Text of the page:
Akre obviously understands it, and understands it at a depth few of us can match. By focusing on companies that are "compounding machines," he has staked a place in the investing pantheon (not to mention, fifth place among the gurus followed by GuruFocus). To outperform the S&P 500 Index by an average of more than three points a year for 16 years is an accomplishment.

For retail investors, Akre is also an interesting name because it is reasonably easy to copy his portfolio. He rarely changes the names, which means low transaction costs (also a key to maximizing returns). While today’s investors may not get into these stocks at the same low price Akre did, they can get in without worrying about paying too much; these are all long-haul stocks.

In any case, Akre is a guru worth studying; even if we do not follow his example, there is much to learn from his successful experiments in choosing companies that can compound wealth: their own and ours.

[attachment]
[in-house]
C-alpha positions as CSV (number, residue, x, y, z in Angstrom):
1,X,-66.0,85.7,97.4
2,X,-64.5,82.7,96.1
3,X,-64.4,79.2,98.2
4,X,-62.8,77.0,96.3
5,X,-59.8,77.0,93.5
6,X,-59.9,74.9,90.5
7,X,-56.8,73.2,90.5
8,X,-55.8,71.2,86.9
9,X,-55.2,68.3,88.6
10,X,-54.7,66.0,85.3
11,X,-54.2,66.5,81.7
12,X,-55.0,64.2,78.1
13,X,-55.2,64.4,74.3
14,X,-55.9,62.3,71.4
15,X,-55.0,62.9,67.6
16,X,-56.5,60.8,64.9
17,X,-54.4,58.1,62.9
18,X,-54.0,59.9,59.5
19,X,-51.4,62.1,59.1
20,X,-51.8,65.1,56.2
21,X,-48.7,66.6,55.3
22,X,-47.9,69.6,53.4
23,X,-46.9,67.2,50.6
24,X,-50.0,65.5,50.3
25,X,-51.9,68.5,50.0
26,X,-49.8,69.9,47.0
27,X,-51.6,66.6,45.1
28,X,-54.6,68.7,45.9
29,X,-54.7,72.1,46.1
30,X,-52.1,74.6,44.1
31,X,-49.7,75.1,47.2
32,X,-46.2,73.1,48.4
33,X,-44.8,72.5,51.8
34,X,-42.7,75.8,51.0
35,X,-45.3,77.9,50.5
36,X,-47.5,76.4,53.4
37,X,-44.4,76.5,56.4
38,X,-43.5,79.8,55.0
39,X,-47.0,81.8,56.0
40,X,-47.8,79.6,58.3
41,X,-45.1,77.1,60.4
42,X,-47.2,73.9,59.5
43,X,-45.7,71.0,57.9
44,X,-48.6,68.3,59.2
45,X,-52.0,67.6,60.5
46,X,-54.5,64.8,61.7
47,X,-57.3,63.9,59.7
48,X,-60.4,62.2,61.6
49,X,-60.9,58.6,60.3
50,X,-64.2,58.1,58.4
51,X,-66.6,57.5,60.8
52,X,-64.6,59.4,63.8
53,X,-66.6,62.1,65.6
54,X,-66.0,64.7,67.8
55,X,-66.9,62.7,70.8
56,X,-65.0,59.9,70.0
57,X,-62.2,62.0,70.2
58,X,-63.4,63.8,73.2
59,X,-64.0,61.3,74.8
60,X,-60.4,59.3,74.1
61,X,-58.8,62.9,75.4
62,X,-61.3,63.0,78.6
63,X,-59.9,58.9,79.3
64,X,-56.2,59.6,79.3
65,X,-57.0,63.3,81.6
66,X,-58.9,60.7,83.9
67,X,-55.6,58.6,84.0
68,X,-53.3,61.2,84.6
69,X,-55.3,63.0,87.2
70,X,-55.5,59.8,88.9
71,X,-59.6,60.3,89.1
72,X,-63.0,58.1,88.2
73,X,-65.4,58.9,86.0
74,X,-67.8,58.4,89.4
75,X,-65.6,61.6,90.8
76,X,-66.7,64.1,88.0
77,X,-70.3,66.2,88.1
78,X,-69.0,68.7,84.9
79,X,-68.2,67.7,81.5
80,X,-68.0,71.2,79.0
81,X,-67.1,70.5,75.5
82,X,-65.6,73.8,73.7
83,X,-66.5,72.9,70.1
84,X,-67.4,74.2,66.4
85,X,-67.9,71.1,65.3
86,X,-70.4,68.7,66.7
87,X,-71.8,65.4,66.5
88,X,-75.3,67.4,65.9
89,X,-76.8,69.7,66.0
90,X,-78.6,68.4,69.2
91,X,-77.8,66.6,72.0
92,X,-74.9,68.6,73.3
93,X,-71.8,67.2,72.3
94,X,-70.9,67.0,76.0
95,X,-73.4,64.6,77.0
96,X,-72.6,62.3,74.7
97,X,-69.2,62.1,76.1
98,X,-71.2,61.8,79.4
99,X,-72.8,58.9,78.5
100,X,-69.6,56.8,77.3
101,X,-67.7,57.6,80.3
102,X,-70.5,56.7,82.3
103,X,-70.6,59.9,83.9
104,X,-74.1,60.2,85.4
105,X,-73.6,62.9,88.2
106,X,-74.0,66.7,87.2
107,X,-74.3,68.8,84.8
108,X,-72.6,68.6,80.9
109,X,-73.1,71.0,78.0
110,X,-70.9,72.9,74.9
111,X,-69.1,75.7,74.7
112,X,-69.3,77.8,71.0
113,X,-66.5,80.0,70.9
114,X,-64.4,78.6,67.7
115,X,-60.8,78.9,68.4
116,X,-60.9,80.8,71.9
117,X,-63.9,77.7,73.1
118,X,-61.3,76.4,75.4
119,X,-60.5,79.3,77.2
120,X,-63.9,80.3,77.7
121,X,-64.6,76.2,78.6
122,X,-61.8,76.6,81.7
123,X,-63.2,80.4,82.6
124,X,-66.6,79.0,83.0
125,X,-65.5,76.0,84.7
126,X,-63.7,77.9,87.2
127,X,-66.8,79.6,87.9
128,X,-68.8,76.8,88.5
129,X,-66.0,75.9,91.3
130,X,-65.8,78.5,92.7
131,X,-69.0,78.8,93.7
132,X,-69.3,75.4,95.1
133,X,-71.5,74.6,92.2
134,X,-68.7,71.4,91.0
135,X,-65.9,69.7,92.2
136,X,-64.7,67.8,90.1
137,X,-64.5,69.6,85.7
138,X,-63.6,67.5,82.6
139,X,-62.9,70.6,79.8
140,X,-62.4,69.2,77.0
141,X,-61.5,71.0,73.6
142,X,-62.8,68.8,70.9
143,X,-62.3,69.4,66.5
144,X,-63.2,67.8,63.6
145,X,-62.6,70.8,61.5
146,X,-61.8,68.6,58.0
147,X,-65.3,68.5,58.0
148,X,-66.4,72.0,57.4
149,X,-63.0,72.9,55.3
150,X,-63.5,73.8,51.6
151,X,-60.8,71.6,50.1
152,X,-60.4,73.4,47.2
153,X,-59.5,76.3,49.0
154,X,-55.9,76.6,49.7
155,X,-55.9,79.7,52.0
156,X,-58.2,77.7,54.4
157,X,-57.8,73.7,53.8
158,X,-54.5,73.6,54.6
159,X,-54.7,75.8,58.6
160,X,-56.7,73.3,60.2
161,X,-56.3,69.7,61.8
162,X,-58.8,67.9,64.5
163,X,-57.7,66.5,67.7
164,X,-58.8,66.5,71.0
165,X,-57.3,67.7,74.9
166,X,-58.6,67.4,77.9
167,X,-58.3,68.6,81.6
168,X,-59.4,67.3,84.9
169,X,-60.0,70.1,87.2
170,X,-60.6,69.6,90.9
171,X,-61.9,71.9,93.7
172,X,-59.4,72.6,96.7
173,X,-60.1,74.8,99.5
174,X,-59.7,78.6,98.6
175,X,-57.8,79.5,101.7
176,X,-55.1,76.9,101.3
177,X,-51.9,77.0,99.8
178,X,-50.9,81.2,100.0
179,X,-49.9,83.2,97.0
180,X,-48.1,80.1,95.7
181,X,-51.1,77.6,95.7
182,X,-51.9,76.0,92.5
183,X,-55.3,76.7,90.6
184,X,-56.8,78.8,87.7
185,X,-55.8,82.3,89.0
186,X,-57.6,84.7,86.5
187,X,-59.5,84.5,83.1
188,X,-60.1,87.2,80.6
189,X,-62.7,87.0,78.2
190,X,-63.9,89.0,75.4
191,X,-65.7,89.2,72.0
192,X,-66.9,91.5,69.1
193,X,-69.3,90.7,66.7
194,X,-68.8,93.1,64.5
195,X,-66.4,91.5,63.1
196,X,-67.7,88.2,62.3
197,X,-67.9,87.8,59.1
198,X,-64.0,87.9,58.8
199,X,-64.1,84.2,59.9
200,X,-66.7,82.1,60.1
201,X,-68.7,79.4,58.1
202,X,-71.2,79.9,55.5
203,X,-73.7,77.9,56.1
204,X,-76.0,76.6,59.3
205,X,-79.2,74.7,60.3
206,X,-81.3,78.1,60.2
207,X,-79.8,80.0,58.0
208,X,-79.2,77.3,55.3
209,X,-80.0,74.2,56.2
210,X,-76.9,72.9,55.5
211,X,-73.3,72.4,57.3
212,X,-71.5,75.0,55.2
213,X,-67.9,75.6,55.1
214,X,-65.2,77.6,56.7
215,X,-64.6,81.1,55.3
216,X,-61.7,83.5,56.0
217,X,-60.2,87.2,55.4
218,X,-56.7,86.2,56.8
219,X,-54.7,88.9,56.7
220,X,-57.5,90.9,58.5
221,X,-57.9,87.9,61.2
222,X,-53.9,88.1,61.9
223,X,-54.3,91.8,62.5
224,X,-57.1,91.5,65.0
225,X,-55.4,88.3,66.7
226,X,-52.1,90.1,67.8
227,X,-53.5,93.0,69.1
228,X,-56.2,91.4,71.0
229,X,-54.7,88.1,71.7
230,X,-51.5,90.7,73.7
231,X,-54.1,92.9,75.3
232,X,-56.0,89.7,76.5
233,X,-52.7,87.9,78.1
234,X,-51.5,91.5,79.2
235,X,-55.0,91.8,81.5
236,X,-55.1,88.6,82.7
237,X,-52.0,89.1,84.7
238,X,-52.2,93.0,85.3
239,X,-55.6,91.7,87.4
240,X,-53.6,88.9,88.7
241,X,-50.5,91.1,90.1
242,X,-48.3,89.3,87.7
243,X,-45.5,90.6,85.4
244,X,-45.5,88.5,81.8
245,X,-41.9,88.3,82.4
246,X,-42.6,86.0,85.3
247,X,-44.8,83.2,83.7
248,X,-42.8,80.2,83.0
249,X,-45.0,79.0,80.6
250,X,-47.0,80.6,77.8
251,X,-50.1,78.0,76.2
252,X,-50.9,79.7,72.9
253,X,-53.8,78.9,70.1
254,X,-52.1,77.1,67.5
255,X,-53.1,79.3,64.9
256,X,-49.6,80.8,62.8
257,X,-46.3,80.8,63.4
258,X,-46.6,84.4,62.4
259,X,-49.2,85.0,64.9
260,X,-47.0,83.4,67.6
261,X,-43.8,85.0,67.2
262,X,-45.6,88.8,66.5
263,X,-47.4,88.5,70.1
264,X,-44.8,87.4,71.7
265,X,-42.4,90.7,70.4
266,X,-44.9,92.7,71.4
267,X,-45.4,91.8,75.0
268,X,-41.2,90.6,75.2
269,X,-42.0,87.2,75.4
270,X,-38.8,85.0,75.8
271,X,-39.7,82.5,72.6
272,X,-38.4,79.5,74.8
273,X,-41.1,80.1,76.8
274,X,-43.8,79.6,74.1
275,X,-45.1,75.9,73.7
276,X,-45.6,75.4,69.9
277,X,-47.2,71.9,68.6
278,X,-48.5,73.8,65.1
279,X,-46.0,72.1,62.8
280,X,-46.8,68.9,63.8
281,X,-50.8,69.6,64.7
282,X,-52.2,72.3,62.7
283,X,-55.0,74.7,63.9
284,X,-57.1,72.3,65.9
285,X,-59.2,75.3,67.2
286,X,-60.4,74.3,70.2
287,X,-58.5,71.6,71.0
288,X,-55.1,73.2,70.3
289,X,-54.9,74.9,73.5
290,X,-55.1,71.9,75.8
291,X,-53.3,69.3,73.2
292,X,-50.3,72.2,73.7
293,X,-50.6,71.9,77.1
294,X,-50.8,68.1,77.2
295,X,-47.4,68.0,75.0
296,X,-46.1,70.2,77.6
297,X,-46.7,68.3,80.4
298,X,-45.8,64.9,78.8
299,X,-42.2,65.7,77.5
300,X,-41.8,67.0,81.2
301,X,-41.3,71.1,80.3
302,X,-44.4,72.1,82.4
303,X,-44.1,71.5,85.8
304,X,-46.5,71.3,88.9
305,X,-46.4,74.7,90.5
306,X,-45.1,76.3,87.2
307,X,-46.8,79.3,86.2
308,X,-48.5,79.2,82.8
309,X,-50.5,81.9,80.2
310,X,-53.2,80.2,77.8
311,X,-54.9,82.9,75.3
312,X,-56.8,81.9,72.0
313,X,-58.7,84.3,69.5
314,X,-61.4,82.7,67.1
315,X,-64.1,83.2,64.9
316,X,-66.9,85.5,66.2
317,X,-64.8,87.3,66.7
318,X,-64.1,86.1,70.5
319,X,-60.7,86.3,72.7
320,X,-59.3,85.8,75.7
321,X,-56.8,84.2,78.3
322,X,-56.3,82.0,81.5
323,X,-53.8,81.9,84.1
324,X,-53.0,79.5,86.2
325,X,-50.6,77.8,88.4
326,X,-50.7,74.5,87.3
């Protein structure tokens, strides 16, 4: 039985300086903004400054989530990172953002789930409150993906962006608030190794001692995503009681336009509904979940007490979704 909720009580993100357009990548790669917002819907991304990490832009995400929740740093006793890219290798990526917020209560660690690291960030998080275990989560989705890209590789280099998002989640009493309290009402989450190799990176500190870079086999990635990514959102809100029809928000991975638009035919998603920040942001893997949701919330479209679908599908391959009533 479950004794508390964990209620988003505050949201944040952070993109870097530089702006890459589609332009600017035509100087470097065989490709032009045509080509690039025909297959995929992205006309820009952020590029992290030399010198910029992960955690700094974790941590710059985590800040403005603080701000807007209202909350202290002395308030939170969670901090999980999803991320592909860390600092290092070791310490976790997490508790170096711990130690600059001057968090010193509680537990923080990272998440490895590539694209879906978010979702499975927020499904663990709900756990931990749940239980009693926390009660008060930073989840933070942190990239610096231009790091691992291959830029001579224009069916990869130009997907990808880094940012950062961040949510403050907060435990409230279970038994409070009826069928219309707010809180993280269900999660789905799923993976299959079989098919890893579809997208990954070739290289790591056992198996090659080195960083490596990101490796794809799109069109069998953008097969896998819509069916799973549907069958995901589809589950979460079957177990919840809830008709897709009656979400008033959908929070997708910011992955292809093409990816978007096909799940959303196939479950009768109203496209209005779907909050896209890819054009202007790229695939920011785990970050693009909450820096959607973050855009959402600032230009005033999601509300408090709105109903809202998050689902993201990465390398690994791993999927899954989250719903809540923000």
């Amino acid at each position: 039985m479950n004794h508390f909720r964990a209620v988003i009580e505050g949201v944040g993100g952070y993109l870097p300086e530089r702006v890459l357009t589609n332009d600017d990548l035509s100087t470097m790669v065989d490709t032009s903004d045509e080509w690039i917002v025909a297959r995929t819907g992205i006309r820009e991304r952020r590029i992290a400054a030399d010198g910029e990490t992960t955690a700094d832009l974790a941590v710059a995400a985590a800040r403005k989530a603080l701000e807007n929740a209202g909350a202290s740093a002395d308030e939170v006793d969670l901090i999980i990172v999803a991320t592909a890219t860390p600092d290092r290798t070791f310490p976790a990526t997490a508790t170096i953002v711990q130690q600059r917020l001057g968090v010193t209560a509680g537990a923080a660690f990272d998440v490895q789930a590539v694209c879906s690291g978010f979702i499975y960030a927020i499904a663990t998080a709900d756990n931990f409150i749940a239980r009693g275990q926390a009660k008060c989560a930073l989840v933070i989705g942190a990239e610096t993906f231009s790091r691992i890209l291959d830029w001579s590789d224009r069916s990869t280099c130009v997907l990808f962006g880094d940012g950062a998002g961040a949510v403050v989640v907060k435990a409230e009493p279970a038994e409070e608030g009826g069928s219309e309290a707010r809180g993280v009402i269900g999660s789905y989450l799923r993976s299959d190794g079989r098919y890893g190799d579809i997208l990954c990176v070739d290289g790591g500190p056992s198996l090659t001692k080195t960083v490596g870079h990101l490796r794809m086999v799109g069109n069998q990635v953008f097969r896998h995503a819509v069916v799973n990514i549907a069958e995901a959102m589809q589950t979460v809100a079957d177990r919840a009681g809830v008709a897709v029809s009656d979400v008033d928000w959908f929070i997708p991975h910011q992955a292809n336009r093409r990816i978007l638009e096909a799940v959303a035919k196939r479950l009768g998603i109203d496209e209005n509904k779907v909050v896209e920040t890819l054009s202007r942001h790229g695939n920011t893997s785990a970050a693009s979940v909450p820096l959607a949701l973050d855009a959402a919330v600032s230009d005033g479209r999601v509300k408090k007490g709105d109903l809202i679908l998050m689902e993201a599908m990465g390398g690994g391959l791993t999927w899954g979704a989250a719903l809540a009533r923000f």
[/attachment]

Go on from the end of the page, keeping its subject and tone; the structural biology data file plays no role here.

Disclosure: I do not own shares in any of the companies listed in this article, nor do I expect to buy any in the next 72 hours.

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About the author:

Robert Abbott
Robert F. Abbott has been investing his family’s accounts since 1995, and in 2010 added options, mainly covered calls and collars with long stocks.

He is a freelance writer, and his projects include a website that provides information for new and intermediate level mutual fund investors (whatisamutualfund.com).

As a writer and publisher, Abbott also explores how the middle class has come to own big business through pension funds and mutual funds, what management guru Peter Drucker called the Unseen Revolution. In Big Macs & Our Pensions: Who Gets McDonald's Profits?, he looks at the ownership of McDonald’s and what that means for middle class retirement income.

In an eclectic career, Robert Abbott was a radio news writer and announcer, a newsletter writer and publisher, a farmer, a telephone operator, and a construction worker. When not working, he has been a busy volunteer, which includes more than a decade of leadership roles at the Airdrie Festival of Lights, one of North America’s leading holiday light displays. He lives in Airdrie, Alberta, Canada.

Visit Robert Abbott's Website